Protect your home, Protect your family


Recently we were called out to inspect a bathroom tear out. The seals had become loose around the tub, allowing water to seep behind the tile and into the drywall and subfloor. A general contractor was hired to perform the tear out, and upon opening up the wall a strong musty odor of stagnant water and decaying cellulose was immediately noticeable. The contractor went about his work, peeling back wet drywall, black with mold, and proceeded to carry the moldy debris out of the bathroom, through the house and disposed of it in the dumpster out back

Unless  it is being done by a professional company specializing in mold, this is common procedure for many water damages. It’s cheap, it’s fast, and usually takes care of the original problem – the leaking tub. However, it’s also dangerous. Mold spores are easily aerosolized and spread with the slightest disturbance. This may not be a big deal if working with a small affected area (<10 square feet), but can quickly turn into a cross contamination nightmare when dealing with large amounts of mold- some of which are often toxic. This leaves you with a working tub but compromised air quality and exposure to high amounts of airborne mold spores.

What can you do?

  1. If there’s water damage, more than likely there is mold. Knowing this will help you approach household repairs with proper caution.
  2. Always perform exploratory work first to determine overall scope of work needing to be done and total affected area. The EPA recommends that jobs involving 10 square feet or more of moldy material be handled by a professional.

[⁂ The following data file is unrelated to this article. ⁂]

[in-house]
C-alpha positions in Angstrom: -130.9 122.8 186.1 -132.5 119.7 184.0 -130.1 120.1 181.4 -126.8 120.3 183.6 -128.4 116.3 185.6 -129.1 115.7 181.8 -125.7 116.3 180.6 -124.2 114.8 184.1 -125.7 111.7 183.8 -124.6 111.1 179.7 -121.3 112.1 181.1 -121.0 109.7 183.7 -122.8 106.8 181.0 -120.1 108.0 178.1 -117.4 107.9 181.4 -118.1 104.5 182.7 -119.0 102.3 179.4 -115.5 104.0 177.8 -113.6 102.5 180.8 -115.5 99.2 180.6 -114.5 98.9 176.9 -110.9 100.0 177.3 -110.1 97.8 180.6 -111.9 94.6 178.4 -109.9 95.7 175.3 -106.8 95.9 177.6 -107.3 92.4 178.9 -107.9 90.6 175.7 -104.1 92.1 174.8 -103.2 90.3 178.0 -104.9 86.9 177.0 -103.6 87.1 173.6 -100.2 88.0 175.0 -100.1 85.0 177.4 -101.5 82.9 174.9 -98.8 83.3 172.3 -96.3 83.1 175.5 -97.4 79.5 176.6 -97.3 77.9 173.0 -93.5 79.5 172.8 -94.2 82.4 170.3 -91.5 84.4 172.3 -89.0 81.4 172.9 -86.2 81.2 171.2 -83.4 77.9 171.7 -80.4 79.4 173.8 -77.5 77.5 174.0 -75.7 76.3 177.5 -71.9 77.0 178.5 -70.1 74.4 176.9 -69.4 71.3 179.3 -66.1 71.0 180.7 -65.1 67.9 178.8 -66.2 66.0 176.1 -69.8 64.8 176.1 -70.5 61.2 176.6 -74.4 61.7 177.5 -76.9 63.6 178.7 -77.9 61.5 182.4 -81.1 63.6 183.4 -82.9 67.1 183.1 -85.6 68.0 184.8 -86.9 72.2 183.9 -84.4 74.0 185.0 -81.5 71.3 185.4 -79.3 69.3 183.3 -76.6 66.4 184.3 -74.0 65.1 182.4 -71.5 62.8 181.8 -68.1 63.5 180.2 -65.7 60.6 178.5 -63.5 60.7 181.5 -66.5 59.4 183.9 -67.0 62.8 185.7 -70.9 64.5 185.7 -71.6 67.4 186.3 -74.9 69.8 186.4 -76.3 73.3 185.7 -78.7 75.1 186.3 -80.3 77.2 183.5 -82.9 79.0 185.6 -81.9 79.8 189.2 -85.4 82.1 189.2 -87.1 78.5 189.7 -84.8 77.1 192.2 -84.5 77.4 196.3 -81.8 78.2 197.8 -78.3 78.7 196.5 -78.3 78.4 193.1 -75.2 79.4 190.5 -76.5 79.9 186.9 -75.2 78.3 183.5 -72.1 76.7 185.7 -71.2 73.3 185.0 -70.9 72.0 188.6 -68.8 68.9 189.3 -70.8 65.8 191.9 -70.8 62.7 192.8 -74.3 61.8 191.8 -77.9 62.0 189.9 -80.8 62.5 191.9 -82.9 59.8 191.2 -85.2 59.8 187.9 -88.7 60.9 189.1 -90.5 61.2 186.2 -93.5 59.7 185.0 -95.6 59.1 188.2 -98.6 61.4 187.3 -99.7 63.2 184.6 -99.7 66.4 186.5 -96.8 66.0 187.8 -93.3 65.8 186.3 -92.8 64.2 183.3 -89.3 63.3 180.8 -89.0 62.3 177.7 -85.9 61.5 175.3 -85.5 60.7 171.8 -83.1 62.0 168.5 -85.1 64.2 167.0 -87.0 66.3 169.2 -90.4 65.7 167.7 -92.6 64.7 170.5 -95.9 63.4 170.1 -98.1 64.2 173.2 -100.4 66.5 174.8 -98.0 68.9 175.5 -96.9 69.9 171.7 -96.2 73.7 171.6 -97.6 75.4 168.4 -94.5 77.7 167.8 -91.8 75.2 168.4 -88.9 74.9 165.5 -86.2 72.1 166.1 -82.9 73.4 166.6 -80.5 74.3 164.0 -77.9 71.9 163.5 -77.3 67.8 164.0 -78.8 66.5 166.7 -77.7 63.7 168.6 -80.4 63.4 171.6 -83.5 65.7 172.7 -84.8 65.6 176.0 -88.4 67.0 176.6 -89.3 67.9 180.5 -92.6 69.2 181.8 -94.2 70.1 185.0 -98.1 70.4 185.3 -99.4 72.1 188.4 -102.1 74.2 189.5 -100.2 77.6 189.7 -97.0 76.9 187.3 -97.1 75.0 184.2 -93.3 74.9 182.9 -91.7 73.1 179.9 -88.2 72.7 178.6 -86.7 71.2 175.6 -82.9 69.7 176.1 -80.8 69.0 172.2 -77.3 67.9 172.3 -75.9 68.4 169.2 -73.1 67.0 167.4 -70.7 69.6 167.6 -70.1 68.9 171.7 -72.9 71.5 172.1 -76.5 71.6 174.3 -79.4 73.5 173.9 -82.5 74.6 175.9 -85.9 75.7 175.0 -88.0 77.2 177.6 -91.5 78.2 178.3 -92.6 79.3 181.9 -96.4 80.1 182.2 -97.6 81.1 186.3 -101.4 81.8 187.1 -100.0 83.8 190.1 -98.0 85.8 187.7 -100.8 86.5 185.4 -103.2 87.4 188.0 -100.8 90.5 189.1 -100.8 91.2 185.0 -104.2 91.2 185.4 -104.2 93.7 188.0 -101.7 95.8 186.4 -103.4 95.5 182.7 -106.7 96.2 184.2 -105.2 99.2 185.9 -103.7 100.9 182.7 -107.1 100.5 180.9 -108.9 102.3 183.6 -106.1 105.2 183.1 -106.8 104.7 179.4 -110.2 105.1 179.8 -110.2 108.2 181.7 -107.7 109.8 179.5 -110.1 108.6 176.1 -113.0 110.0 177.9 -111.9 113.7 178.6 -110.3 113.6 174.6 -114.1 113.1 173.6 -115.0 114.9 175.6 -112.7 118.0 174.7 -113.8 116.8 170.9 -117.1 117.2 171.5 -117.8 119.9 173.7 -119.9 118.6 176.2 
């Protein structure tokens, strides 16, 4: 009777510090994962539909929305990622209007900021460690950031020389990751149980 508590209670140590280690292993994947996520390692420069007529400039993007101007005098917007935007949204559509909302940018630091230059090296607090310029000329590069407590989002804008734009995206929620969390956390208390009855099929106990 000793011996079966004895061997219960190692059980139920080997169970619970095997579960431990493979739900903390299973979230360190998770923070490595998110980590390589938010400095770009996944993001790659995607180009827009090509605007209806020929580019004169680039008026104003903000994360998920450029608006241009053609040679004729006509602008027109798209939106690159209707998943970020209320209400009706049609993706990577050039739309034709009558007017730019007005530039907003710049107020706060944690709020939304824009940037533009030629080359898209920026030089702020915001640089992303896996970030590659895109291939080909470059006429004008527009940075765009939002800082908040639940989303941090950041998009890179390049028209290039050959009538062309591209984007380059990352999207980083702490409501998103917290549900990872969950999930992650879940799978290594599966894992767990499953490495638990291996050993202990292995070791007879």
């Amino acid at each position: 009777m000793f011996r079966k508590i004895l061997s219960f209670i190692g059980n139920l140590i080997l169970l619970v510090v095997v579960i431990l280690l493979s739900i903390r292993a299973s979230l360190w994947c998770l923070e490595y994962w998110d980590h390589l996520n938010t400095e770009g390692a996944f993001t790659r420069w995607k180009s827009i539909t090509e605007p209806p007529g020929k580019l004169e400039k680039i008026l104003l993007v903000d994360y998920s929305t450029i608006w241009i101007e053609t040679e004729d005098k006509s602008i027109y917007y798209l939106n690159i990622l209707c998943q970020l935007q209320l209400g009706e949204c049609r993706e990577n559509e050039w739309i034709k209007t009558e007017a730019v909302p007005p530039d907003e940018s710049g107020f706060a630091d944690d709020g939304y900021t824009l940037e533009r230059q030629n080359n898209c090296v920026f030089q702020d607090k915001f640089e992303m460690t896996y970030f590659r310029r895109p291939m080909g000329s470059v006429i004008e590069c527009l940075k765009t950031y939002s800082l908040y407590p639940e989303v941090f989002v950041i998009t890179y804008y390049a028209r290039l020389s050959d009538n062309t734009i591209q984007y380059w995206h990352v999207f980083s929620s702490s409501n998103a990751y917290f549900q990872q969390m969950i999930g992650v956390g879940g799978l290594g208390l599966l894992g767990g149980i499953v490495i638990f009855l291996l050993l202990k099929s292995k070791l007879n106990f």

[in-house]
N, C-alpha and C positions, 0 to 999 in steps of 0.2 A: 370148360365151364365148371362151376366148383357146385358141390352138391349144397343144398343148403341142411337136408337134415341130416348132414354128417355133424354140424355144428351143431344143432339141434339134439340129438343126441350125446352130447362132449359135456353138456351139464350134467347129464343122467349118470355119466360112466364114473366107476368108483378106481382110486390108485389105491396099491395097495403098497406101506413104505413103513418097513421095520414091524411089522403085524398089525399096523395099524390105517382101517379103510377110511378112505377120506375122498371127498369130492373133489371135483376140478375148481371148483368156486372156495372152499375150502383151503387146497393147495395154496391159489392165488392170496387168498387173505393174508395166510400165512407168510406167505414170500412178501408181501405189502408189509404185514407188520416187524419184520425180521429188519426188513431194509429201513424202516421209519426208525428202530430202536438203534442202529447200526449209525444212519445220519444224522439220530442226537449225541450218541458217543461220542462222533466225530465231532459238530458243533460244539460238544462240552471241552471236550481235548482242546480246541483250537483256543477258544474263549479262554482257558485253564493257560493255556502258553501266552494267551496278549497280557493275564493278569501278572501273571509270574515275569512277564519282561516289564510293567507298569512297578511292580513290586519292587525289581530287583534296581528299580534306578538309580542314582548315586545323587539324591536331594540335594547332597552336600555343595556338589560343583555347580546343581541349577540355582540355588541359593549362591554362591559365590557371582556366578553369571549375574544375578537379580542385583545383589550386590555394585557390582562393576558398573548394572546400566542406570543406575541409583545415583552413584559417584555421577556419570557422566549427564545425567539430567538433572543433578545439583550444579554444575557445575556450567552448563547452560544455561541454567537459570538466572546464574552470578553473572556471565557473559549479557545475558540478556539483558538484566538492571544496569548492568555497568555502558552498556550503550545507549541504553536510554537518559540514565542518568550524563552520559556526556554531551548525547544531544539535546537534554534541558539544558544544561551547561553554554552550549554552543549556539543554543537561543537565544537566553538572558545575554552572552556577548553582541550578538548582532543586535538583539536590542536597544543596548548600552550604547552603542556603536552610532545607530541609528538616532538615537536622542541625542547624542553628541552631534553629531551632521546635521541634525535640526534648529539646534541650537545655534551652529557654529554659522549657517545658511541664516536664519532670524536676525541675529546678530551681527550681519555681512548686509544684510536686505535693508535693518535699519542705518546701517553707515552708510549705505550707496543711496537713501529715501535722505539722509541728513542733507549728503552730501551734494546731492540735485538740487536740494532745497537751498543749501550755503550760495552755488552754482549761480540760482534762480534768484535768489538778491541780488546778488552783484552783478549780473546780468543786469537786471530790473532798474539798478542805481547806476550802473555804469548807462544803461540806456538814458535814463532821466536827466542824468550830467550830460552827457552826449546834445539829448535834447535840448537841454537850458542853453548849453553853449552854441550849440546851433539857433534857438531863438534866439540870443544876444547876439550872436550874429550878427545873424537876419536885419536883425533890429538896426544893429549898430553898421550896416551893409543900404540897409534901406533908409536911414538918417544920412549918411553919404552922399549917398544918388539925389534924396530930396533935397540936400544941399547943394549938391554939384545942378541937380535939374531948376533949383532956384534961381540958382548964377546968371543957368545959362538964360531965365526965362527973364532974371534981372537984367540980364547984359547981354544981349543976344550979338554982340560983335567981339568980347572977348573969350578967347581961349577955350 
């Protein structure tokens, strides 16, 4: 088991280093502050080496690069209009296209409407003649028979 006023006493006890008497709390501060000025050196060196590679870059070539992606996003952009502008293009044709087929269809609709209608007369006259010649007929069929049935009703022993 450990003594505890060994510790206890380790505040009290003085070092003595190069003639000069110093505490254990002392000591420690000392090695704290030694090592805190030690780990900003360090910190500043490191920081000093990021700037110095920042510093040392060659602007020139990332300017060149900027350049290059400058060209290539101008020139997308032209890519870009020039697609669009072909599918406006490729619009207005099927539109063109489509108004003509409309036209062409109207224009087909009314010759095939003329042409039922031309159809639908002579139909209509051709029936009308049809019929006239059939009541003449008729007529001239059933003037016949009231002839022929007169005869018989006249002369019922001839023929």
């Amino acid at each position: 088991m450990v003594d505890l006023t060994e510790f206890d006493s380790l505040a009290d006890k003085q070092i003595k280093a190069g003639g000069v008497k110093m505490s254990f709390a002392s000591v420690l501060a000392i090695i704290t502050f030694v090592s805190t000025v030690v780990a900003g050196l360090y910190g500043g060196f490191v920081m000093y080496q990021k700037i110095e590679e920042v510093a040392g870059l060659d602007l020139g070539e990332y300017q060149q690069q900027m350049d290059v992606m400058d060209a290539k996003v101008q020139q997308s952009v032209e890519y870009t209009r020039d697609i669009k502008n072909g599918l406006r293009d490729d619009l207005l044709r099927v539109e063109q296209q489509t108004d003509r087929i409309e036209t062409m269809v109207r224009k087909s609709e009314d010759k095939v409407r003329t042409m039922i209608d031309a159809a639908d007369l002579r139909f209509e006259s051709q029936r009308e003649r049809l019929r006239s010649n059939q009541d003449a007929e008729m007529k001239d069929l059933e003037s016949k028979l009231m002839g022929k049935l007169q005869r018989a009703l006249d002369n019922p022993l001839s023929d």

3. If you are having a professional do the work, ensure that they are ready to properly adjust their procedure if mold is found, even if it isn’t immediately noticeable. This should include a containment to keep the affected area from cross contaminating the rest of the house.
  4. If you are a renter and a landlord is handling the repairs, politely ask that the work be done by someone who is experienced with mold. If they dismiss it as something not to worry about, explain why proper procedure is needed. Landlords deal with hysteric tenants on a daily basis, so differentiate yourself and your request by being as calm and reasonable as possible. If they are still insistent on proceeding as planned, call a certified inspector to document the situation and to evaluate the overall scope of work needed and potential risk. This documentation will give you leverage in discussing the procedure with the landlord, and in the unfortunate event that the situation is taken to court, will give you proof that it was indeed a situation needing professional remediation. 
  5. The health of your living space is essential to the health of you and your family. Protect your home, protect your family, protect your health.




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